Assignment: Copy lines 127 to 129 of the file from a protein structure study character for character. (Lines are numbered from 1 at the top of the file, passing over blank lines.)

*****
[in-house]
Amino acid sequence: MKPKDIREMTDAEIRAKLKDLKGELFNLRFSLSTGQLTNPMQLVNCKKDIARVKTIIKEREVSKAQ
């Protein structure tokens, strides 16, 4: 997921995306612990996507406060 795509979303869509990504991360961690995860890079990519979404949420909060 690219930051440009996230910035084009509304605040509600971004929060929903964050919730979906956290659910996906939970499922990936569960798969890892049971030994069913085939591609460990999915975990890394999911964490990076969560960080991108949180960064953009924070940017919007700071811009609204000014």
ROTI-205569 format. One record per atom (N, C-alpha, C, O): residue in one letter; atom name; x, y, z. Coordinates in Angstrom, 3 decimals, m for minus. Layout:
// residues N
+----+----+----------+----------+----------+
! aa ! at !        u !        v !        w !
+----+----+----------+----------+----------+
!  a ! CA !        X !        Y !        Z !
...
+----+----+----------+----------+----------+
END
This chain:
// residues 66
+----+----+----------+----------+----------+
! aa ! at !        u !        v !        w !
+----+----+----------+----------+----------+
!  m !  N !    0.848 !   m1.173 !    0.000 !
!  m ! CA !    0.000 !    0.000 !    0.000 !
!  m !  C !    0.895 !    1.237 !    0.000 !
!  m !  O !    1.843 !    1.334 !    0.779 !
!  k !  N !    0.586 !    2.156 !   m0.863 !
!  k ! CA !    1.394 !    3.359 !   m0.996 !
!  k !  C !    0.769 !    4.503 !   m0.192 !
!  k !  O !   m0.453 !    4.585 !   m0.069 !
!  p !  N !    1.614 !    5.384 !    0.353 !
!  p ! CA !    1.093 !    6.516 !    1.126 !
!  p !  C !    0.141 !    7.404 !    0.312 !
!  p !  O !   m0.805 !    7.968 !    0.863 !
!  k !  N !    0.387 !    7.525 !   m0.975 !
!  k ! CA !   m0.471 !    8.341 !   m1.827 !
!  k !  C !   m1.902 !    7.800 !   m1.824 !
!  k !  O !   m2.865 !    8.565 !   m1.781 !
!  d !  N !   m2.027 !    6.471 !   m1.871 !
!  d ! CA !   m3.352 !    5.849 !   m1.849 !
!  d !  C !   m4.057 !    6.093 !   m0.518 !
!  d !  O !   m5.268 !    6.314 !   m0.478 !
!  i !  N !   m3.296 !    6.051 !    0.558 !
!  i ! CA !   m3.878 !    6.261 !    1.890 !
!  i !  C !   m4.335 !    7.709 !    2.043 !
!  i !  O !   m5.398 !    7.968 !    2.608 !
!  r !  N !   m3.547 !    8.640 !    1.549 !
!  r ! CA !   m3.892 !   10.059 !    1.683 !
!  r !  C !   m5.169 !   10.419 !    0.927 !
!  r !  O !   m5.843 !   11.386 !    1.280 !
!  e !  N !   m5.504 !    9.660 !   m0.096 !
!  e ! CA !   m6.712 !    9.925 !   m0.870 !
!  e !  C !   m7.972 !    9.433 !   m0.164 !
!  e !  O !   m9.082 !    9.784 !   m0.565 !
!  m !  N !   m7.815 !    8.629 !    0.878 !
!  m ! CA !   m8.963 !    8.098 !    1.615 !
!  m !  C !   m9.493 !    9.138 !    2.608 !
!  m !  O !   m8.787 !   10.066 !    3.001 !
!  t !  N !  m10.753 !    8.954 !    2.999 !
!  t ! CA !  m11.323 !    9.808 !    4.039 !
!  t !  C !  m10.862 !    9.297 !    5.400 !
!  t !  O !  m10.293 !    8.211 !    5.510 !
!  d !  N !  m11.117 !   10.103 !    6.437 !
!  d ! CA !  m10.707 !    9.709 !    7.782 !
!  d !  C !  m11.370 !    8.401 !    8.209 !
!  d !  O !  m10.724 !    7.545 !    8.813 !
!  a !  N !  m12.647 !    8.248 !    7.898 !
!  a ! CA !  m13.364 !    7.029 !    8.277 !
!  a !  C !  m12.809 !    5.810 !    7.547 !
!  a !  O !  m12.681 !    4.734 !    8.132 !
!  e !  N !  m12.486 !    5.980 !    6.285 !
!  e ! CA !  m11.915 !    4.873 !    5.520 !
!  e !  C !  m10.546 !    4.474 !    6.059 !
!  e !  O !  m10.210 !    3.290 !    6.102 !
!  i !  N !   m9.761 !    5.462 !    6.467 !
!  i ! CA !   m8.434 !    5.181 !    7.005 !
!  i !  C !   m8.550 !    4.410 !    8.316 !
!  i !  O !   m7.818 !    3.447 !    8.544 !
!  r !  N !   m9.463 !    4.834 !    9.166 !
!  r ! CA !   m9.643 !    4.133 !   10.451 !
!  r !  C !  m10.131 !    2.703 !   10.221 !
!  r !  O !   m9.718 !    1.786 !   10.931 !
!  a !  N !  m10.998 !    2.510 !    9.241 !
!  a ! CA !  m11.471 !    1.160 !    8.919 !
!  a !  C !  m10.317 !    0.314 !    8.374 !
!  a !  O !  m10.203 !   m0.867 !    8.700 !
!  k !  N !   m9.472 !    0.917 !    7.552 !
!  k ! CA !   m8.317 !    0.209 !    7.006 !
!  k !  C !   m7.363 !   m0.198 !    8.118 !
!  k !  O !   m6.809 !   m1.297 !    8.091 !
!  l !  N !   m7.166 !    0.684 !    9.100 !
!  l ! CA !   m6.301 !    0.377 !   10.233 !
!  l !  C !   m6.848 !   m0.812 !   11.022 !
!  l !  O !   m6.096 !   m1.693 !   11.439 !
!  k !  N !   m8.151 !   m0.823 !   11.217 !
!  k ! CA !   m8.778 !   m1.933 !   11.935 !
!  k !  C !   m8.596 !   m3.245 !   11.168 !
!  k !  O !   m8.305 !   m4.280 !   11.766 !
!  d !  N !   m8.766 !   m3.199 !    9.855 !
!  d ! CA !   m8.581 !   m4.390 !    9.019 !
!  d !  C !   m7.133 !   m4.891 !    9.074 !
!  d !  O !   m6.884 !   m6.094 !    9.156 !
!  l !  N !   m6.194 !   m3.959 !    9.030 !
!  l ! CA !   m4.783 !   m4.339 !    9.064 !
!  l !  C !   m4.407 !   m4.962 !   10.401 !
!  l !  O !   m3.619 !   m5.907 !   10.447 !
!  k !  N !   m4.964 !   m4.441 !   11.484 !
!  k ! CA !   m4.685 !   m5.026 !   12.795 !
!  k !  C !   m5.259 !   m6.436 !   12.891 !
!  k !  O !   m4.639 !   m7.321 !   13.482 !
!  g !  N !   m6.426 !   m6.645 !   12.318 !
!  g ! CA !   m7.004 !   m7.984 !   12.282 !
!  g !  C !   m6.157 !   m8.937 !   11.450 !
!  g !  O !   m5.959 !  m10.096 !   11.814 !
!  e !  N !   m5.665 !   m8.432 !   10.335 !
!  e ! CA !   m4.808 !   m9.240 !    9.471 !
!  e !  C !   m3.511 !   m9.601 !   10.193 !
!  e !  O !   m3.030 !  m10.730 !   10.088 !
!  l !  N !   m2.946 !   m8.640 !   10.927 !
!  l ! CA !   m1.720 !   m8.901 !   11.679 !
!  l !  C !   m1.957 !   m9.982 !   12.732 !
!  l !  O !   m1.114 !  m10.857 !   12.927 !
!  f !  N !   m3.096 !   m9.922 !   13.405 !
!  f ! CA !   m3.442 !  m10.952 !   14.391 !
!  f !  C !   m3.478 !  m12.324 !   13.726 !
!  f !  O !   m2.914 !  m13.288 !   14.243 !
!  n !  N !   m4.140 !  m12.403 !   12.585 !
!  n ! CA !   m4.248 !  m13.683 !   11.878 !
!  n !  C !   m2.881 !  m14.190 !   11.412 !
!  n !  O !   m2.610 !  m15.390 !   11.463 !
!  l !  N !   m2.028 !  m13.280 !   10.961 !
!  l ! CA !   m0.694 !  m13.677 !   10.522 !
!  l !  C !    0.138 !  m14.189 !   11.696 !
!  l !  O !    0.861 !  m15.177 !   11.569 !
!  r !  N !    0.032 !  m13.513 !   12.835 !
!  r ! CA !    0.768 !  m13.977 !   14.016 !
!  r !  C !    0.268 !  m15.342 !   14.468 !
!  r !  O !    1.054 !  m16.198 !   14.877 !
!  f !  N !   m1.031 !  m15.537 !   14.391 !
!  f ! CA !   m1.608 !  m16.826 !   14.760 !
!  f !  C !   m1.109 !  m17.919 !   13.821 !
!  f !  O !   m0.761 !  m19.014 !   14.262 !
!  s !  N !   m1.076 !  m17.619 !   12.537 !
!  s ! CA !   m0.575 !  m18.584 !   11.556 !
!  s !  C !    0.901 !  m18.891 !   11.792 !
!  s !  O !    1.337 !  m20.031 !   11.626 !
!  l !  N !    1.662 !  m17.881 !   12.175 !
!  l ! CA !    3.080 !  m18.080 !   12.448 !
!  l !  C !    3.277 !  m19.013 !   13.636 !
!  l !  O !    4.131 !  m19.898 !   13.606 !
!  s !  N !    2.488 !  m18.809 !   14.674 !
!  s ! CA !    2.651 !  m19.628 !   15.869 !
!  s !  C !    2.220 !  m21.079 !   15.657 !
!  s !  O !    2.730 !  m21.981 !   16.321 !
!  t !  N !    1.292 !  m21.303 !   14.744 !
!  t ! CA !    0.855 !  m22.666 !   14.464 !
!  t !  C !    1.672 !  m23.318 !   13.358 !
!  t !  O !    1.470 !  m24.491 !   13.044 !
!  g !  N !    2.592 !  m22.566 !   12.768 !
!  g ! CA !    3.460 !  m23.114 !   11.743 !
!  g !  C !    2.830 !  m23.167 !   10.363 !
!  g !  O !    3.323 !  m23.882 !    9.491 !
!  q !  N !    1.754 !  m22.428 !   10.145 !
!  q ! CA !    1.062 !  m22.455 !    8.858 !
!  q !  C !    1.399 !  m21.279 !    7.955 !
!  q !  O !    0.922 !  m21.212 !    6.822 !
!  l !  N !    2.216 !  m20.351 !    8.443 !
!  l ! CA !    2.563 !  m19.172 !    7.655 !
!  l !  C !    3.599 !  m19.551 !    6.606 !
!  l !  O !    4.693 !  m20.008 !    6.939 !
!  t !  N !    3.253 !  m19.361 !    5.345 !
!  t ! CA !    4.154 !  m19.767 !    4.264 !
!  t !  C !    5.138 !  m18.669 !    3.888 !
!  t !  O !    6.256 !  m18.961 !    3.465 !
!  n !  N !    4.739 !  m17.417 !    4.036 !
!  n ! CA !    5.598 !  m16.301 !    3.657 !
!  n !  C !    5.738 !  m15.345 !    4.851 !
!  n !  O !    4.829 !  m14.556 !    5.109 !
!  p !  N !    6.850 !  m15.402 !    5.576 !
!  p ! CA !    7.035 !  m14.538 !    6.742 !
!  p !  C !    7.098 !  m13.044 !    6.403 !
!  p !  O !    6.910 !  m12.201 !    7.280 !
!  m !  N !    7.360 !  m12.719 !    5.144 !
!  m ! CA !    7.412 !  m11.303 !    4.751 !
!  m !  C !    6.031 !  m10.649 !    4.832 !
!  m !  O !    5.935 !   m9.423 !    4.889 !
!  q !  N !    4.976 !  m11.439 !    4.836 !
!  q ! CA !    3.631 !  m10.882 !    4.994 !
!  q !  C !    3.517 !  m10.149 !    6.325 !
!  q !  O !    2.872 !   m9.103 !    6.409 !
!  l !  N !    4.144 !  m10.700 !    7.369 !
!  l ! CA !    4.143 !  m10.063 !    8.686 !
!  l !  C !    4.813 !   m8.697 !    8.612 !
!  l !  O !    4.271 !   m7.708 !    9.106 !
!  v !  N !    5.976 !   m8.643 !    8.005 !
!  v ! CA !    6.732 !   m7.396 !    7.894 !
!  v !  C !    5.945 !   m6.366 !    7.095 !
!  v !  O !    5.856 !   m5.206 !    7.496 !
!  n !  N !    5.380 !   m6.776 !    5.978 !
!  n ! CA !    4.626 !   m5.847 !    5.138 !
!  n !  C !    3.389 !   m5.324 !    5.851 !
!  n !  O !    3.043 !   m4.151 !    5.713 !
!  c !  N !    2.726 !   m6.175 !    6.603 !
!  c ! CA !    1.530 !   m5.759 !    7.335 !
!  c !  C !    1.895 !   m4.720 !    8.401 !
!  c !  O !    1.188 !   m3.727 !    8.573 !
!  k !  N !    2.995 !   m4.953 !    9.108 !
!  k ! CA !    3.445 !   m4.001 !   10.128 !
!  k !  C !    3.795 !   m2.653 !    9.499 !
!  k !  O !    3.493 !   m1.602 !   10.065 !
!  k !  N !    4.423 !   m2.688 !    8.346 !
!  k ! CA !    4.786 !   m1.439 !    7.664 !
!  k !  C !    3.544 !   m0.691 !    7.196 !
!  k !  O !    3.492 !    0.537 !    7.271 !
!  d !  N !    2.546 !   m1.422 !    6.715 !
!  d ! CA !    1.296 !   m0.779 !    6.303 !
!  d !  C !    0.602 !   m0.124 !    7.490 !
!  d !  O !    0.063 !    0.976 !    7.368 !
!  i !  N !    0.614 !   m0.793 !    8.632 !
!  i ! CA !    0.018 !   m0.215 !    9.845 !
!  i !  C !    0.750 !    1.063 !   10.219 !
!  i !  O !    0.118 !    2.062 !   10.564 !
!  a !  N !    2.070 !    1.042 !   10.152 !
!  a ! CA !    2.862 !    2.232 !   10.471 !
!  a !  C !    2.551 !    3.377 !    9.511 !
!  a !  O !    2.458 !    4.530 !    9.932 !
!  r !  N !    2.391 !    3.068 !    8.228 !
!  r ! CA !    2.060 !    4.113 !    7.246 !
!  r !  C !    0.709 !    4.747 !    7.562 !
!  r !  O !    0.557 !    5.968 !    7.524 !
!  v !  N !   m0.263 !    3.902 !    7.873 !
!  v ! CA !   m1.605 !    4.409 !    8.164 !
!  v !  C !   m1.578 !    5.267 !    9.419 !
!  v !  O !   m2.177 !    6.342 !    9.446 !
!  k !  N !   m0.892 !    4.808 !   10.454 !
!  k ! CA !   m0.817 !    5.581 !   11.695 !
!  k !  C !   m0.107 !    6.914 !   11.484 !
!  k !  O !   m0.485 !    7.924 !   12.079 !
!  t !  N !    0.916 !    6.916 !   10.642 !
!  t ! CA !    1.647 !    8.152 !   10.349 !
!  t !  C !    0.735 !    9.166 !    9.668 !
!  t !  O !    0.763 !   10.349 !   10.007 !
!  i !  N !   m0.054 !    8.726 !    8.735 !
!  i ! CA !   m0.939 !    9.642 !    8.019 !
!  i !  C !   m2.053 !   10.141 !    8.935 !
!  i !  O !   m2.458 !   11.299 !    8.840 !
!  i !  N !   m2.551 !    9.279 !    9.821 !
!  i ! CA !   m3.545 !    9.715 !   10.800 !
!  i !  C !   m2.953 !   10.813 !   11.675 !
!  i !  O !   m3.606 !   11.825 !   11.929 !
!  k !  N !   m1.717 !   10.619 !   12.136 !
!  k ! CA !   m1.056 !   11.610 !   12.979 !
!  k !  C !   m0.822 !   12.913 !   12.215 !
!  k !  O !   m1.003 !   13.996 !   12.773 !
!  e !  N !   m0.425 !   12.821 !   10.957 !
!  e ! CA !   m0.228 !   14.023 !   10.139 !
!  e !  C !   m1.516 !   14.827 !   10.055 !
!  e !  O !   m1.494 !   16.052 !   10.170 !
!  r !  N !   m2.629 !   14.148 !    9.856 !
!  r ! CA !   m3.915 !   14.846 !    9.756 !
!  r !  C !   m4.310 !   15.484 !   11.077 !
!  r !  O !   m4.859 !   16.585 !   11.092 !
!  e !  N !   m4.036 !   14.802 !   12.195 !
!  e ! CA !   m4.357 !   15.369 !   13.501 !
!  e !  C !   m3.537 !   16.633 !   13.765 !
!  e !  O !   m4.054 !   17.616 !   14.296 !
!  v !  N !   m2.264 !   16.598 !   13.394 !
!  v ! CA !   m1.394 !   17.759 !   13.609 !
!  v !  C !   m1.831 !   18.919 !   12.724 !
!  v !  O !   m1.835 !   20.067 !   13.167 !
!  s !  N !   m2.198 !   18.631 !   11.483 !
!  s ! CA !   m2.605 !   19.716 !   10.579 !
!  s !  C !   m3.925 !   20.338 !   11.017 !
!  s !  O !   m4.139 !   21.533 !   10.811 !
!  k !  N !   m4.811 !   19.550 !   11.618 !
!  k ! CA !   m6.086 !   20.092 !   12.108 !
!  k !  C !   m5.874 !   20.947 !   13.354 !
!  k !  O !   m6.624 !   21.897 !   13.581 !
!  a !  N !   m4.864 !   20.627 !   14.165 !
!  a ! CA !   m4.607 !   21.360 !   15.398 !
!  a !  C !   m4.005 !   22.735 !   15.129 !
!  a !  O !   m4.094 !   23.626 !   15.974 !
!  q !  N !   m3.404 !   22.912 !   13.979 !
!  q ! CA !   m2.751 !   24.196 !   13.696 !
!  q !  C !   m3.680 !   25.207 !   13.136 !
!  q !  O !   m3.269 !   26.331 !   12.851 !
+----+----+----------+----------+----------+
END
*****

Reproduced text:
!  l ! CA !   m0.694 !  m13.677 !   10.522 !
!  l !  C !    0.138 !  m14.189 !   11.696 !
!  l !  O !    0.861 !  m15.177 !   11.569 !